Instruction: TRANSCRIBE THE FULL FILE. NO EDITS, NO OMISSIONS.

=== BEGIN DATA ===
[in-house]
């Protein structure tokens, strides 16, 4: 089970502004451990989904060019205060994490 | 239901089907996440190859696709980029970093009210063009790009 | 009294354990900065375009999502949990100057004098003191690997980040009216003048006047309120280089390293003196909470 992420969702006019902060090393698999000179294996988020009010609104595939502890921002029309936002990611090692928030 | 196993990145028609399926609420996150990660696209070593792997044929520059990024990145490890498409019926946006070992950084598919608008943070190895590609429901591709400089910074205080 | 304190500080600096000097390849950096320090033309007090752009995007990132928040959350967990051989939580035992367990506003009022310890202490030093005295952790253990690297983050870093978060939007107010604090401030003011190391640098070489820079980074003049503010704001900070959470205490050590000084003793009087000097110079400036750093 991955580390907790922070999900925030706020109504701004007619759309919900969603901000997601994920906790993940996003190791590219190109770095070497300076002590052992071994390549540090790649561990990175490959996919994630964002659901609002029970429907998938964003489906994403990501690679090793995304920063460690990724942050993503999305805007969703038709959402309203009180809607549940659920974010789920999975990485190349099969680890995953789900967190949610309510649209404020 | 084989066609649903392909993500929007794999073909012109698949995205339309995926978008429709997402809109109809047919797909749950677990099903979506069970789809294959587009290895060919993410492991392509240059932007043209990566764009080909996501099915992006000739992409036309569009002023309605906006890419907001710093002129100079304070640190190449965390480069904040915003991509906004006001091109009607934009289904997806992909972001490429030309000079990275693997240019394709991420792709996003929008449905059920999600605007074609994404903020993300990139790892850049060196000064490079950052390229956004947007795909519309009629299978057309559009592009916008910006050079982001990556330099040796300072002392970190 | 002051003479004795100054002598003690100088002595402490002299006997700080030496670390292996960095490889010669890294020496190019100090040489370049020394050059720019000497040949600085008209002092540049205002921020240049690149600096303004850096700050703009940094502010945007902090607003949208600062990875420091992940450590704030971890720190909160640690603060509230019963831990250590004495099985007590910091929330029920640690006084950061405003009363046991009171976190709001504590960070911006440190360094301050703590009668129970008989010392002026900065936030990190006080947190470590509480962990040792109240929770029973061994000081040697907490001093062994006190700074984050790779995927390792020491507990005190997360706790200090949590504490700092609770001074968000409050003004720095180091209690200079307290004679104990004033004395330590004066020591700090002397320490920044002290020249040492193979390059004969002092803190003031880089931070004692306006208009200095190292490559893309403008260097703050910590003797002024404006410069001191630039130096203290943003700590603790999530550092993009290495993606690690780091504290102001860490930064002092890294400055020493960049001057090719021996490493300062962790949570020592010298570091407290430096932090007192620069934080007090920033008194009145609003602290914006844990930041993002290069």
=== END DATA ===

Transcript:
[in-house]
């Protein structure tokens, strides 16, 4: 089970502004451990989904060019205060994490 | 239901089907996440190859696709980029970093009210063009790009 | 009294354990900065375009999502949990100057004098003191690997980040009216003048006047309120280089390293003196909470 992420969702006019902060090393698999000179294996988020009010609104595939502890921002029309936002990611090692928030 | 196993990145028609399926609420996150990660696209070593792997044929520059990024990145490890498409019926946006070992950084598919608008943070190895590609429901591709400089910074205080 | 304190500080600096000097390849950096320090033309007090752009995007990132928040959350967990051989939580035992367990506003009022310890202490030093005295952790253990690297983050870093978060939007107010604090401030003011190391640098070489820079980074003049503010704001900070959470205490050590000084003793009087000097110079400036750093 991955580390907790922070999900925030706020109504701004007619759309919900969603901000997601994920906790993940996003190791590219190109770095070497300076002590052992071994390549540090790649561990990175490959996919994630964002659901609002029970429907998938964003489906994403990501690679090793995304920063460690990724942050993503999305805007969703038709959402309203009180809607549940659920974010789920999975990485190349099969680890995953789900967190949610309510649209404020 | 084989066609649903392909993500929007794999073909012109698949995205339309995926978008429709997402809109109809047919797909749950677990099903979506069970789809294959587009290895060919993410492991392509240059932007043209990566764009080909996501099915992006000739992409036309569009002023309605906006890419907001710093002129100079304070640190190449965390480069904040915003991509906004006001091109009607934009289904997806992909972001490429030309000079990275693997240019394709991420792709996003929008449905059920999600605007074609994404903020993300990139790892850049060196000064490079950052390229956004947007795909519309009629299978057309559009592009916008910006050079982001990556330099040796300072002392970190 | 002051003479004795100054002598003690100088002595402490002299006997700080030496670390292996960095490889010669890294020496190019100090040489370049020394050059720019000497040949600085008209002092540049205002921020240049690149600096303004850096700050703009940094502010945007902090607003949208600062990875420091992940450590704030971890720190909160640690603060509230019963831990250590004495099985007590910091929330029920640690006084950061405003009363046991009171976190709001504590960070911006440190360094301050703590009668129970008989010392002026900065936030990190006080947190470590509480962990040792109240929770029973061994000081040697907490001093062994006190700074984050790779995927390792020491507990005190997360706790200090949590504490700092609770001074968000409050003004720095180091209690200079307290004679104990004033004395330590004066020591700090002397320490920044002290020249040492193979390059004969002092803190003031880089931070004692306006208009200095190292490559893309403008260097703050910590003797002024404006410069001191630039130096203290943003700590603790999530550092993009290495993606690690780091504290102001860490930064002092890294400055020493960049001057090719021996490493300062962790949570020592010298570091407290430096932090007192620069934080007090920033008194009145609003602290914006844990930041993002290069």